The Importance of Self: Developing Students' Self Efficacy through Work Integrated Learning

The International Journal of Learning, Vol. 17, No. 10, pp. 479-496, 2010

5 Pages Posted: 17 Jan 2011

See all articles by Brett Freudenberg

Brett Freudenberg

Griffith University - Griffith Business School; Griffith University - Griffith Law School

Craig Cameron

Griffith University

Mark Brimble

Griffith University - School of Accounting, Banking and Finance - Nathan and Logan Campuses; Centre for Financial Independence and Education

Date Written: January 16, 2011

Abstract

Studies have found that the use of profesionals and industry representatives can enhance students' confidence and their self-belief (Subramaniam & Freudenberg, 2007). Self-efficacy is an important measure of an individual's capacity to cope with learning and performing, whether at university or in the workplace. Bandura's social cognitive theory defines self-efficacy as 'beliefs in one's capabilities to organize and execute the courses of action required to produce given attainments' (Bandura, 1997, p.3). The importance of a person’s efficacy cannot be underestimated as it can influence the courses of action they choose to pursue as well as how much effort they will expend in given situations.

Prior studies have found that a student's self-efficacy is correlated with various outcomes including self-regulatory behaviour (such as awareness of learning approach used and time taken), motivation constructs, and academic performance (Collins, 1982; Zimmermann, et al., 1992; Pajares,1994; Keef and Roush,1997; Christensen, Fogarty and Wallace, 2002). In terms of improving and developing self-efficacy, studies indicate that self-efficacy can be enhanced in various ways, which includes work integrated learning (WIL) (Tucker & McCarthy, 2001; Subramaniam & Freudenberg, 2007). This paper reports how a Professional Development Program (PDP) with WIL characteristics was developed and integrated into an undergraduate degree to allow for the development of students' self-efficacy through mastery experiences, modelling, social persuasion and physiological states. This paper details the procedures that have been developed, and provides preliminary evidence on the impact of the PDP in the 1st year of delivery and compares this with a control group from another campus without this program. We argue that the WIL program in an undergraduate degree in partnership with industry has assisted students in gaining a greater understanding of 'self' and improved their self-efficacy.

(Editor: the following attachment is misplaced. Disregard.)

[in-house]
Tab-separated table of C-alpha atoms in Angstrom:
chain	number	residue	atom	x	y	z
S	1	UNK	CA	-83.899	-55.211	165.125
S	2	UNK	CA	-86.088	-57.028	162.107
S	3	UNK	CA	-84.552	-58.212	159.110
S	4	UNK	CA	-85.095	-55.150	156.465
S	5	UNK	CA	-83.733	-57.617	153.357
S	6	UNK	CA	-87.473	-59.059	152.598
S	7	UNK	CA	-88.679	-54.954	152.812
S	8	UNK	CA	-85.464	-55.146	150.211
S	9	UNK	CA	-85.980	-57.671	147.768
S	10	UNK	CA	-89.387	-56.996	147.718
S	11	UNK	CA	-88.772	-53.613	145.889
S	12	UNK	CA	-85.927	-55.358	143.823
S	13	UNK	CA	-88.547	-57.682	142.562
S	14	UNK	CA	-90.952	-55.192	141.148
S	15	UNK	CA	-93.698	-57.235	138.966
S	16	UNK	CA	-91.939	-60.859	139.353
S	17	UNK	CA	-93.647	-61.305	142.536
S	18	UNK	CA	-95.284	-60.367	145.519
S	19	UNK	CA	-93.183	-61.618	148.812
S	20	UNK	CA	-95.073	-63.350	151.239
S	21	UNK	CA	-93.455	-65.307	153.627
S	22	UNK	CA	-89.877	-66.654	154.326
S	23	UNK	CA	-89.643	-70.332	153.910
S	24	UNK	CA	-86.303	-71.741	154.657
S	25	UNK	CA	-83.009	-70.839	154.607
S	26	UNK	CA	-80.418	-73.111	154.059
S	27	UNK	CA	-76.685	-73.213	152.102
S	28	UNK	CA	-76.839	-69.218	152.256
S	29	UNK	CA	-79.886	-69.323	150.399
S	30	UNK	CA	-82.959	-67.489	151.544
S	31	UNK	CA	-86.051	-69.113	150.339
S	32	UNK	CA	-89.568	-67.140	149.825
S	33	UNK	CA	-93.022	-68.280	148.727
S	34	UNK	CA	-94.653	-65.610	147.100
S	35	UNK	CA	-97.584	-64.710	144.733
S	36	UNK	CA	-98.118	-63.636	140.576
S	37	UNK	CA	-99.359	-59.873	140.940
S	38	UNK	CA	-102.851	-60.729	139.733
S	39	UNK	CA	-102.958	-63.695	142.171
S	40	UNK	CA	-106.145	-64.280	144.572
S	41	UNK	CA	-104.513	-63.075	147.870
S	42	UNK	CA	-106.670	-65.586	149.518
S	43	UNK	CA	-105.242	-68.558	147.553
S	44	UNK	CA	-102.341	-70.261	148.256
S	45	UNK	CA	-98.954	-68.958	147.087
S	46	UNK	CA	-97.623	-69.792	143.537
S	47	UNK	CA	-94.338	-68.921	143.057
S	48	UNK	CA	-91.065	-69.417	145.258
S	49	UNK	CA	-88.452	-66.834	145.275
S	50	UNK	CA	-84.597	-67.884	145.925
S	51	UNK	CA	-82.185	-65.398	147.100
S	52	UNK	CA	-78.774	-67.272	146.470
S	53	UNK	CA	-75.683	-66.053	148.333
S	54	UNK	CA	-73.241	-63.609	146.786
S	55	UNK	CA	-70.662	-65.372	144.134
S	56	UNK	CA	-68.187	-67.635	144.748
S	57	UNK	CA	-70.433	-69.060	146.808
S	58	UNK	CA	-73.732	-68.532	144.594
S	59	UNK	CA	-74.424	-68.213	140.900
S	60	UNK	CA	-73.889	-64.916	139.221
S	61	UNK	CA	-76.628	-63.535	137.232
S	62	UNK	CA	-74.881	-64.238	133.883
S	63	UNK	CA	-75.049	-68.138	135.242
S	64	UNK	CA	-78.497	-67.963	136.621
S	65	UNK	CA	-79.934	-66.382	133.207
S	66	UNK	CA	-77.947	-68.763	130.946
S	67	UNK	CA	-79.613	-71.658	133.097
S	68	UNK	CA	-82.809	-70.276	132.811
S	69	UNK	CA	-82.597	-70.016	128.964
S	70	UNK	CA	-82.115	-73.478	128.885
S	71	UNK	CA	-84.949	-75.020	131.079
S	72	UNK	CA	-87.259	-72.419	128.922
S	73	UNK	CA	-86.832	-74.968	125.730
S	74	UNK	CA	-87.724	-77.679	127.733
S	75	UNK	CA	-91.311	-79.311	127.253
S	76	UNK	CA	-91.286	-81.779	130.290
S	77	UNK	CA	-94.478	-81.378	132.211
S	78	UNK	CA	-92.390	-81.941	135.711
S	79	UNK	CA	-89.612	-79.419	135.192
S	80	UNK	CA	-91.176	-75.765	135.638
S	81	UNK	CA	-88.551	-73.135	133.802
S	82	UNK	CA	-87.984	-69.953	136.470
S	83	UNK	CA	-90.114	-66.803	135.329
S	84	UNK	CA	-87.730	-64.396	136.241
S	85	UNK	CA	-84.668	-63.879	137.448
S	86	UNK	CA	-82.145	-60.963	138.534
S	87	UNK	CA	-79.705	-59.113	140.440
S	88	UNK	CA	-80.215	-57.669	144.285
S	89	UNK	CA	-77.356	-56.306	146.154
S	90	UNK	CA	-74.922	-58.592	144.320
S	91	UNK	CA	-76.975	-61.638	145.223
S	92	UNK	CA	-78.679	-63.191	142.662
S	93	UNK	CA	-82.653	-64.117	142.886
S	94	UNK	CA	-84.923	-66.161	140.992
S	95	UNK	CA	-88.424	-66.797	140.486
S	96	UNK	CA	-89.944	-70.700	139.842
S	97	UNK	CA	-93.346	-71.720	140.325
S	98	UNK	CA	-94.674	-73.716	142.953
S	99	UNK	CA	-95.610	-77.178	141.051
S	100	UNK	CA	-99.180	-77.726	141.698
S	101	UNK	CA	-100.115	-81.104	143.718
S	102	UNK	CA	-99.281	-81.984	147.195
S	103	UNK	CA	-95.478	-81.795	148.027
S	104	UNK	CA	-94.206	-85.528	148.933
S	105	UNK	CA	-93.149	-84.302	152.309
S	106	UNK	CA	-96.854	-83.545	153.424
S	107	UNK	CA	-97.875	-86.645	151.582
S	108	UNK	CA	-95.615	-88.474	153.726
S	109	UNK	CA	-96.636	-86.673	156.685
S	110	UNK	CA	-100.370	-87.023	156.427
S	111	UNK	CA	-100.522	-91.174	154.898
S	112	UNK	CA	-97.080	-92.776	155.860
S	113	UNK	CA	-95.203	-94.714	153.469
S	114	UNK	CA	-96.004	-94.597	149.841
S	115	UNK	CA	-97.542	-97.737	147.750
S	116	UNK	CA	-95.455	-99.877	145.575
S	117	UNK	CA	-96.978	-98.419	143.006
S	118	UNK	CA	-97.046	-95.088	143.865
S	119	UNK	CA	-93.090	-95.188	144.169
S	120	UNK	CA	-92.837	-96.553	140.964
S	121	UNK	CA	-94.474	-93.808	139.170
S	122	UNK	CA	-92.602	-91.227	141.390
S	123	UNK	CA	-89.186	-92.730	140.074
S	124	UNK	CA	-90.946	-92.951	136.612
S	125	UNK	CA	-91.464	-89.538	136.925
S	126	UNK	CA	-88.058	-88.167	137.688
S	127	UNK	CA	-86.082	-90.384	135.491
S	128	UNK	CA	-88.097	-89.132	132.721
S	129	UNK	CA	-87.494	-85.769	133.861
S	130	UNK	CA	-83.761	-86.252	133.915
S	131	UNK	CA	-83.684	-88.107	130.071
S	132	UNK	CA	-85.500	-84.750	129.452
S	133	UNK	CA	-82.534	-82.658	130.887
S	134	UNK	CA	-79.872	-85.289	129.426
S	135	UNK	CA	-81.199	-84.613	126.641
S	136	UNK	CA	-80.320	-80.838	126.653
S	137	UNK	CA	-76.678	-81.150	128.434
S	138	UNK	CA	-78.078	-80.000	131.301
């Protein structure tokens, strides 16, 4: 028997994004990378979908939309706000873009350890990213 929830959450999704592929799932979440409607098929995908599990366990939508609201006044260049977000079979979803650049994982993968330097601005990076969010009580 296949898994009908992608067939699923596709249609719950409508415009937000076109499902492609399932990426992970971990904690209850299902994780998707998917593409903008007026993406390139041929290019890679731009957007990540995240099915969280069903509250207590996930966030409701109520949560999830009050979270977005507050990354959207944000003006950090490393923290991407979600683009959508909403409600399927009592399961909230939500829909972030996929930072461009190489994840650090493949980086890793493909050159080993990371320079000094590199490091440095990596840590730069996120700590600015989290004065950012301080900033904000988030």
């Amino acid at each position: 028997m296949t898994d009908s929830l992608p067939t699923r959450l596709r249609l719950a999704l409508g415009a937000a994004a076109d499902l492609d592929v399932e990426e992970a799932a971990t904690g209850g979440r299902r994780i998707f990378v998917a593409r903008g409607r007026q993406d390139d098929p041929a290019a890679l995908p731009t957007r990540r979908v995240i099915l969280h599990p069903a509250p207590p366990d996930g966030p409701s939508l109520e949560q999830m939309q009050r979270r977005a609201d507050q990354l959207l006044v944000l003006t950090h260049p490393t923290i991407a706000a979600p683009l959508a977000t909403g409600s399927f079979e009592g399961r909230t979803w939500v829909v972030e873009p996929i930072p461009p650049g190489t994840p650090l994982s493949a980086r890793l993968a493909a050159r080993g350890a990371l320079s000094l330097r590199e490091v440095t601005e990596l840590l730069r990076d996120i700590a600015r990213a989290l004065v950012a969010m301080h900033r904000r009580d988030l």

Keywords: Self Efficacy, Work Integrated Learning, Motivation, Learning, Industry, Business, Accounting

JEL Classification: I20

Suggested Citation

Freudenberg, Brett and Cameron, Craig and Brimble, Mark, The Importance of Self: Developing Students' Self Efficacy through Work Integrated Learning (January 16, 2011). The International Journal of Learning, Vol. 17, No. 10, pp. 479-496, 2010, Available at SSRN: https://ssrn.com/abstract=1742089

Brett Freudenberg (Contact Author)

Griffith University - Griffith Business School ( email )

Brisbane, Queensland 4111
Australia

Griffith University - Griffith Law School ( email )

Nathan Campus, GU
Nathan 4111
Australia

Craig Cameron

Griffith University ( email )

Brisbane, Queensland 4111
Australia
55587623 (Phone)

Mark Brimble

Griffith University - School of Accounting, Banking and Finance - Nathan and Logan Campuses ( email )

University Drive
Logan, Queensland 4131
Australia
(07) 373 55311 (Phone)

Centre for Financial Independence and Education ( email )

Brisbane, Queensland 4111
Australia

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